There’s been an organized campaign to stop the problem of bullying. By now you’ve problem seen many of the public service announcement commercials on the issue. While most of the campaign is aimed at children and young adults, bullying can also be found in our university’s classrooms.
The most recent example is Michigan State’s creative writing professor, William Penn. Penn is in deep trouble for his class rant about Republicans. Well, kind of… he’s suspended for the rest of the semester, but he will continue to draw his $146,510 salary. Here’s the video of his rant during class:
The first question is, what does this have to do with creative writing? Most students aren’t willing to engage with a professor when they’re ranting about politics and who could blame them? The student’s grade is contingent on the professor and does William Penn seem like a reasonable person with whom to disagree? If you disagree with Mr. Penn you’re a closet racist who wants to rape the nation. Is it any wonder why people hate Walmart?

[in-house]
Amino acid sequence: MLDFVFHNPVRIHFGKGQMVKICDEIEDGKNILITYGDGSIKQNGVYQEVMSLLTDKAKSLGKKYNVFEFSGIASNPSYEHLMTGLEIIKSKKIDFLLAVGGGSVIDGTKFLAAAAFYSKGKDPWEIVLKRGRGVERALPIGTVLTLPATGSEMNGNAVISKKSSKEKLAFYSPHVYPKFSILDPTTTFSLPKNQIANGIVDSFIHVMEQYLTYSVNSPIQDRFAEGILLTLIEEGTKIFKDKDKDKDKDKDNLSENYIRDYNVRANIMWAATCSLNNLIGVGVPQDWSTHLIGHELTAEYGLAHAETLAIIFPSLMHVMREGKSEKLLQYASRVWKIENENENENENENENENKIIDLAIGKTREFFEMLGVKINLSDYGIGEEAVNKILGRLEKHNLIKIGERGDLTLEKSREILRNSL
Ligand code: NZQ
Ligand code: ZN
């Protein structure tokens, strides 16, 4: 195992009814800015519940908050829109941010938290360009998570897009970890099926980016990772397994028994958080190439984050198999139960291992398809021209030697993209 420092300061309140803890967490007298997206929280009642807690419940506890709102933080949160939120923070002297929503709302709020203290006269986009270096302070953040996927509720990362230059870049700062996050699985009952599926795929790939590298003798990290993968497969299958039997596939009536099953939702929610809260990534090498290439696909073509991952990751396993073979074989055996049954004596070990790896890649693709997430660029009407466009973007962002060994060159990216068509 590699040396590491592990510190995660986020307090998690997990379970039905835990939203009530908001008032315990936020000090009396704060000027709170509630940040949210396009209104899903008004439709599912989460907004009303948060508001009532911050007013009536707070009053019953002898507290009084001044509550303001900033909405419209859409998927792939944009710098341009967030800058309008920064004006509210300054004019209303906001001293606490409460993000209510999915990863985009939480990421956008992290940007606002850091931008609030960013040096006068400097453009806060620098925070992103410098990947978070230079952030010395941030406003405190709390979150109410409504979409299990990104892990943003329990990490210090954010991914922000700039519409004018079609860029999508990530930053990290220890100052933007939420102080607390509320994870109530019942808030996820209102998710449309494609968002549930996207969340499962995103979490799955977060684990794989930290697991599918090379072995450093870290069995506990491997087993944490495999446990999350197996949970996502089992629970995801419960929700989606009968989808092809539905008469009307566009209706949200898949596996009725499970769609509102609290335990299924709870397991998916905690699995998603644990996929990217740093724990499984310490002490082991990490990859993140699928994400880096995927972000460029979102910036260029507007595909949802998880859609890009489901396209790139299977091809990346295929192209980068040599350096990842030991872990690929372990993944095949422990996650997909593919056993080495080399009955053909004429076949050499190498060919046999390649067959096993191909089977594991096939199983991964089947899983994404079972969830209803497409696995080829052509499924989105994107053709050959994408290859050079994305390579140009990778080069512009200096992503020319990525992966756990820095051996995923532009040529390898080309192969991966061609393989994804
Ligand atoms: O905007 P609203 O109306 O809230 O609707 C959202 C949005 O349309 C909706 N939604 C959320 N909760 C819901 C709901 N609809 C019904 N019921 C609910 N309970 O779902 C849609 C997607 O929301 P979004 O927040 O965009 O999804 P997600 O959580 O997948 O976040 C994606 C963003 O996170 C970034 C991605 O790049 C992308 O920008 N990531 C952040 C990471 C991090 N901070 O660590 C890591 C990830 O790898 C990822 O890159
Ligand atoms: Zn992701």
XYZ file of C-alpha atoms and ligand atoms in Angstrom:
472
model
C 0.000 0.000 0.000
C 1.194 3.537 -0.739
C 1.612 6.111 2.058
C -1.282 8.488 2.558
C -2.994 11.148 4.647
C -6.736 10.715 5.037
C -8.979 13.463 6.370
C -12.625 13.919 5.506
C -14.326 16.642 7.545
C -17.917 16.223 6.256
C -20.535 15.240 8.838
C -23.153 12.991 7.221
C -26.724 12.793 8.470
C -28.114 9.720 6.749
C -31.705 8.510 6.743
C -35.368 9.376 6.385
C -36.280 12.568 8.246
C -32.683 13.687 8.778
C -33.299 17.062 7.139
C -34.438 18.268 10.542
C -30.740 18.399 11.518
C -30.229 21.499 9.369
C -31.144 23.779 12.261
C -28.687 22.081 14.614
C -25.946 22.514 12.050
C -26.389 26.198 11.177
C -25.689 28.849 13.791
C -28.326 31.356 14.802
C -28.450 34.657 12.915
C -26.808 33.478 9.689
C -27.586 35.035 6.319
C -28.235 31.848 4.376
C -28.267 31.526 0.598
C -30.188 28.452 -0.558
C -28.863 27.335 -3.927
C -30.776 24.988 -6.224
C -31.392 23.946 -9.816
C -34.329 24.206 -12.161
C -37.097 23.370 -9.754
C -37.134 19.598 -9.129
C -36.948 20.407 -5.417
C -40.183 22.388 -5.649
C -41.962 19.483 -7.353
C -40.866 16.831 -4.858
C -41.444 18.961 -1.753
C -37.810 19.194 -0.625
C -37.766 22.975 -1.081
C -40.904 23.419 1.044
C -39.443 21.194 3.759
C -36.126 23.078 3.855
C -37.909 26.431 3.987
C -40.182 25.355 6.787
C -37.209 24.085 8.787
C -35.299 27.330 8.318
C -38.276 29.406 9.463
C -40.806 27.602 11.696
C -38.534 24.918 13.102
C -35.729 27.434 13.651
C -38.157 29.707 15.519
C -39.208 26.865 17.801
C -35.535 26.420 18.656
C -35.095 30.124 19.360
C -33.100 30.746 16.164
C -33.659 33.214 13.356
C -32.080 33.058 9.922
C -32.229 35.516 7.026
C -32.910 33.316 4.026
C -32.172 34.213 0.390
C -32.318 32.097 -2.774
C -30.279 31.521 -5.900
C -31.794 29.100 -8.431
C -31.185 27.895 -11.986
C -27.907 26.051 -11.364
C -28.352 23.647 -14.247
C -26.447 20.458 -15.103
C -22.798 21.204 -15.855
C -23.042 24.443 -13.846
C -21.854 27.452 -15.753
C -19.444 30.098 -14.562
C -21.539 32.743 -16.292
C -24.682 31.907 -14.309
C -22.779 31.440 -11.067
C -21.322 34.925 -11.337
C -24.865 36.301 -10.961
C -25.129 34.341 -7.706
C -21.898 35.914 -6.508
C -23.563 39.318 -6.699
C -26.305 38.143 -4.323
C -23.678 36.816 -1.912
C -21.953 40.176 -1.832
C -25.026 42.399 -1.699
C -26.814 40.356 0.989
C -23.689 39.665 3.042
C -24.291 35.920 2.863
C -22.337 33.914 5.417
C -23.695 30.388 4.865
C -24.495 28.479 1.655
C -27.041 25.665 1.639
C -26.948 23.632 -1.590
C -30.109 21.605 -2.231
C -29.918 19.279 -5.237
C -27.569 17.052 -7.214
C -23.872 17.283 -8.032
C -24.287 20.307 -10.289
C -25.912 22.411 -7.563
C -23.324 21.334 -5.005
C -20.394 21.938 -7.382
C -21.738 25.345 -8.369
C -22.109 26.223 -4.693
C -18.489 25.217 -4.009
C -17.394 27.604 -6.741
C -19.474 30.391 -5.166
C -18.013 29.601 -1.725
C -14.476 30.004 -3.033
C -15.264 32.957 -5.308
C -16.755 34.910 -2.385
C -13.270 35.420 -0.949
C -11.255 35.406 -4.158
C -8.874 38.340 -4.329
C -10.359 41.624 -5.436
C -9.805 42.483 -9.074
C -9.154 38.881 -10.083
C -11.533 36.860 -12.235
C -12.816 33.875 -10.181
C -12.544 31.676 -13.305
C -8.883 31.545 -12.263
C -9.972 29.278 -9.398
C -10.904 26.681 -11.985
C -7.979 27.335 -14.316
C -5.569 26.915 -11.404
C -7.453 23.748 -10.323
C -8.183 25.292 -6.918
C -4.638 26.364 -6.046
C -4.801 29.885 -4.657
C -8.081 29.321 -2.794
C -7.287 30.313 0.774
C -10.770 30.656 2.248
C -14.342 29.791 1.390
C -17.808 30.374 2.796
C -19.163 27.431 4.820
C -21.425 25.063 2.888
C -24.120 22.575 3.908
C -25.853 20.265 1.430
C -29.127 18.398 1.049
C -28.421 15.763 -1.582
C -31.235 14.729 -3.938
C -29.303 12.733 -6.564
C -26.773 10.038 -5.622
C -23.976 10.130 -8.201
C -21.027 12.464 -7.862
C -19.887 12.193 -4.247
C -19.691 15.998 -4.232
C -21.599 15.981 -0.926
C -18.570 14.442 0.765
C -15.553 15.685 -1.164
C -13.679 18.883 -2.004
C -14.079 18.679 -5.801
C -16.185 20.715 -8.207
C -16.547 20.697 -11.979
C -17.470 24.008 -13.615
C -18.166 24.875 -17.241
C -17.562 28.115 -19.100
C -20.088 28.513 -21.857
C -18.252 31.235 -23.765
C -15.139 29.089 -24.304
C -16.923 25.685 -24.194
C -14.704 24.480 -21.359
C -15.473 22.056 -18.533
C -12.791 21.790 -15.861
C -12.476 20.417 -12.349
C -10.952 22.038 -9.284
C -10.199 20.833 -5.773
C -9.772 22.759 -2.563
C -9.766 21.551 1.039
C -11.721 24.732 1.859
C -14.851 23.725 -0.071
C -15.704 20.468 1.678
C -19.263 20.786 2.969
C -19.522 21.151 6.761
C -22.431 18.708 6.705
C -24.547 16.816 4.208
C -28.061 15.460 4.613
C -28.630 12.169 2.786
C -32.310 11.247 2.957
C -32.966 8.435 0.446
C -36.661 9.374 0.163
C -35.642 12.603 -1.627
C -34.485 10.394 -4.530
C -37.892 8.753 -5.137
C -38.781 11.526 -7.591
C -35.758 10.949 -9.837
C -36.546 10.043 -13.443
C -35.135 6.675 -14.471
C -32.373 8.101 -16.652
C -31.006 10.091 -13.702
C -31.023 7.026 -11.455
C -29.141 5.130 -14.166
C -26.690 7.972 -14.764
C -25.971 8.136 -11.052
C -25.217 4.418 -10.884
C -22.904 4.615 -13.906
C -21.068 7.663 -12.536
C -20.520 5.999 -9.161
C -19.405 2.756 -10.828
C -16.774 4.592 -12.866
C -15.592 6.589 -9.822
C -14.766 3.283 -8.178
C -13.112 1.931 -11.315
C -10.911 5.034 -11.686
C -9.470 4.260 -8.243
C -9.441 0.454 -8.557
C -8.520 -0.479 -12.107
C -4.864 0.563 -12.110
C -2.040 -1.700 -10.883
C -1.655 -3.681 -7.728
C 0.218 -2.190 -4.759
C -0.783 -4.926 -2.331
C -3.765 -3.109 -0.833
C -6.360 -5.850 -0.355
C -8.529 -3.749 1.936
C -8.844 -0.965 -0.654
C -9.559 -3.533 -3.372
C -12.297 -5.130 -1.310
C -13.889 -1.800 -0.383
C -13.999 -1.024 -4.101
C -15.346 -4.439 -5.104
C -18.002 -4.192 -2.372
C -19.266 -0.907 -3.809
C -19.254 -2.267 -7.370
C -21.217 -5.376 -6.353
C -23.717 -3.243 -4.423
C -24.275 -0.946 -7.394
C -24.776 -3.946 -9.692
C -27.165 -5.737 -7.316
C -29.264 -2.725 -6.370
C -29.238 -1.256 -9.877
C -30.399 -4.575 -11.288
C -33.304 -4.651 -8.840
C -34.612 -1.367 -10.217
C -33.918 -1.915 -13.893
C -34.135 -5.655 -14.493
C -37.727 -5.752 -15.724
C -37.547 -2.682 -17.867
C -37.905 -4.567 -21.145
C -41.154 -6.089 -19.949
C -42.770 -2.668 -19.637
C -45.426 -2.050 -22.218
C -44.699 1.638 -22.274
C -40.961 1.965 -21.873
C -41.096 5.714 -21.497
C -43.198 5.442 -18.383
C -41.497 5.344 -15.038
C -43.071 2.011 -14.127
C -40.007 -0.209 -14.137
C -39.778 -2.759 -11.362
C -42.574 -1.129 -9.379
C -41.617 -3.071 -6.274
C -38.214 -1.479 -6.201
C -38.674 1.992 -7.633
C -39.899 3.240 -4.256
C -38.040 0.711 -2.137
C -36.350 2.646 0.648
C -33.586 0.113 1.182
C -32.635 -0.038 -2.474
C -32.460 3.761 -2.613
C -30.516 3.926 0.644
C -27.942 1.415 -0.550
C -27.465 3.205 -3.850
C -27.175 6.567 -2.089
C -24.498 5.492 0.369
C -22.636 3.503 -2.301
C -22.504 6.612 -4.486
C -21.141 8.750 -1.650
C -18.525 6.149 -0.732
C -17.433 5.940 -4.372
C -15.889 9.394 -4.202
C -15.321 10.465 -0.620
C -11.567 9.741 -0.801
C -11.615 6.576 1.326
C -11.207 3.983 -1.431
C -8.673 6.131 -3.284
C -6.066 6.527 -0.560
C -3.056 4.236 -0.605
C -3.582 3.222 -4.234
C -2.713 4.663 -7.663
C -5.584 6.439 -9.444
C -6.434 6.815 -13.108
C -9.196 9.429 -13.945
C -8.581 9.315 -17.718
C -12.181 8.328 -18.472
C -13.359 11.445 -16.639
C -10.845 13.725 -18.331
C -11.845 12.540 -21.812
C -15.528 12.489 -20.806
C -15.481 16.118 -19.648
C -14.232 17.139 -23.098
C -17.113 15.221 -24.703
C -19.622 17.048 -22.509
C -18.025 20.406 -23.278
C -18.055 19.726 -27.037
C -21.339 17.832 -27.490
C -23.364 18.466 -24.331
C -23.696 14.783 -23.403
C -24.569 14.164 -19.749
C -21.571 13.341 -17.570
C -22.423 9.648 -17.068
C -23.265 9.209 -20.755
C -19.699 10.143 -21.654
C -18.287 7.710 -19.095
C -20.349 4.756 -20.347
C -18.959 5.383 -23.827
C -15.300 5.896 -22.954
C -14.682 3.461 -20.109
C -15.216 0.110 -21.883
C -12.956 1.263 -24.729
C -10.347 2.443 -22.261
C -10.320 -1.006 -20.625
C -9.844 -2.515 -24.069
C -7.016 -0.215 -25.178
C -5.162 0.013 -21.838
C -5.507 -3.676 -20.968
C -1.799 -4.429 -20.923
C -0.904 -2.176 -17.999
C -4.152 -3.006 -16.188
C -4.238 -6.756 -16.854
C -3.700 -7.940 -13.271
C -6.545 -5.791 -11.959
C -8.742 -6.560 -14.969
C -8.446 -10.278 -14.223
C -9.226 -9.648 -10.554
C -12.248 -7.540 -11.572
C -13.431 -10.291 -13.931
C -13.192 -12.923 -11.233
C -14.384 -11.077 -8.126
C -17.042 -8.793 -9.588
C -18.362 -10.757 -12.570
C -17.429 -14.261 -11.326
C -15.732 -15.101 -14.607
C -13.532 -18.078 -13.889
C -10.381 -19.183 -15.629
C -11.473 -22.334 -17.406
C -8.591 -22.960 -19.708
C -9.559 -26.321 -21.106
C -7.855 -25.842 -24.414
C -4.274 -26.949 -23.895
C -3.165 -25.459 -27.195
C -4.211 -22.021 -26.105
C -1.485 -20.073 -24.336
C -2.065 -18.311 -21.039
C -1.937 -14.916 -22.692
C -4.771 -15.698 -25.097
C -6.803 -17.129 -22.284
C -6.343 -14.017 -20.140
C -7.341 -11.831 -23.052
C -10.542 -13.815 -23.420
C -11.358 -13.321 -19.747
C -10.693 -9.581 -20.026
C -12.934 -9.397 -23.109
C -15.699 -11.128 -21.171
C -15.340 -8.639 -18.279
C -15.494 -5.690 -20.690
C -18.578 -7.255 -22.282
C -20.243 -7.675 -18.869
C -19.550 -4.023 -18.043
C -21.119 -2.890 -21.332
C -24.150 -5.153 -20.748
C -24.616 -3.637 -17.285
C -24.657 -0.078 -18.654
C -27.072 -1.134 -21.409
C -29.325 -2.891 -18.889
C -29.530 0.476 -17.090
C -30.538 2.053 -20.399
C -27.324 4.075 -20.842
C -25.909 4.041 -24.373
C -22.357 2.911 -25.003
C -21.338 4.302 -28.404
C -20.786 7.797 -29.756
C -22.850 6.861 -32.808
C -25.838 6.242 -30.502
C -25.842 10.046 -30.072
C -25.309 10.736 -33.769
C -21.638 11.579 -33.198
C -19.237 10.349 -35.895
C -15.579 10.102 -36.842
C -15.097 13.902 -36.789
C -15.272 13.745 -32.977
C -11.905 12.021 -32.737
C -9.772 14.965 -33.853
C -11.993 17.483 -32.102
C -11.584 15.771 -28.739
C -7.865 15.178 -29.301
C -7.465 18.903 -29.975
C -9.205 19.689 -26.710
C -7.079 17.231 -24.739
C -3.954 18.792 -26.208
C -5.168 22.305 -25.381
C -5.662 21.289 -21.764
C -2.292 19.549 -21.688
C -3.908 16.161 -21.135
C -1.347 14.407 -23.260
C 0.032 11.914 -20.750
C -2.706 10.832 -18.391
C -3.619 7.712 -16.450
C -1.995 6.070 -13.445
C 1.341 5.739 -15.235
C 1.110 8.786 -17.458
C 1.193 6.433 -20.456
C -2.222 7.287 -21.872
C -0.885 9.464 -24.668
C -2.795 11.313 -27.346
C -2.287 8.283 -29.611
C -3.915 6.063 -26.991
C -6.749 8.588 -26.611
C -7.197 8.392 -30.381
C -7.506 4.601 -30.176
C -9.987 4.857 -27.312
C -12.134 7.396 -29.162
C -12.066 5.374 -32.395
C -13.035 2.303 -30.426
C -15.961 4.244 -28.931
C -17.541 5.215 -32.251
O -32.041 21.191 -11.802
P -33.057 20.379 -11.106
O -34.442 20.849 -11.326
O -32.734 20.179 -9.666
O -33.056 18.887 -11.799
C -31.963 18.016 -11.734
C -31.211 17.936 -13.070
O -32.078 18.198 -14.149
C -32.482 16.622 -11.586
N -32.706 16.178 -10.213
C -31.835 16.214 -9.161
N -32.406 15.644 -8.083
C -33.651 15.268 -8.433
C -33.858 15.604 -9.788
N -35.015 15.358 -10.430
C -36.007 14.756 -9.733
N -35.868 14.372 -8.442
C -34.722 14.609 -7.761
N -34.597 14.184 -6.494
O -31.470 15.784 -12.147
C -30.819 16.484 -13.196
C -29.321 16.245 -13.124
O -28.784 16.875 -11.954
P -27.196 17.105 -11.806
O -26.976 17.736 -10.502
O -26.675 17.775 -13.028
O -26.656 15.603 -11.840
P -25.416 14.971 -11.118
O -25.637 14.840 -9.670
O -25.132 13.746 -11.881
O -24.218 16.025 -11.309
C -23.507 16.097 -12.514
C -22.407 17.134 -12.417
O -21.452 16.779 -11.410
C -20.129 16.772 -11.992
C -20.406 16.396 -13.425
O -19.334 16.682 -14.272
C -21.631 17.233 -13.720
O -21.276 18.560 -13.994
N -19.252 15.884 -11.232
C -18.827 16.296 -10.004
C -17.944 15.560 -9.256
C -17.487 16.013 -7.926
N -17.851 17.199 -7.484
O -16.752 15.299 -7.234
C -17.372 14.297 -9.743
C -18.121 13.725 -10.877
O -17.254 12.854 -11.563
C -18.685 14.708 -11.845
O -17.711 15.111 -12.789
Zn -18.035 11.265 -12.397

When I was attending UNC Charlotte I took a philosophy class and the professor would drone on and on about President Bush before every class. One day he was complaining about the Bush administrations’s new logging rules. The rules were intended to reduce overgrowth in fire prone areas. So I simply asked the professor if his solution was to just let the forest burn down during the next fire. He didn’t really have a response, but from that moment forward I was the resident “crazy conservative” that he would always pick on during class. I didn’t really care, but it did affect my grade.
The reason my philosophy professor and Mr. Penn feel comfortable bullying students with their irrelevant political rhetoric is because these professors are surrounded by people who think exactly the same. Plus, with tenure they feel like their plush 100K jobs are untouchable. I don’t mind turning the classroom into a debate, but the general lack of respect and bullying is part of the reason why higher education has been turned into a lock-stepping farce. It’s clear that Mr. Penn has no respect for different opinions. It’s also clear that people in this nation could use a course in respect.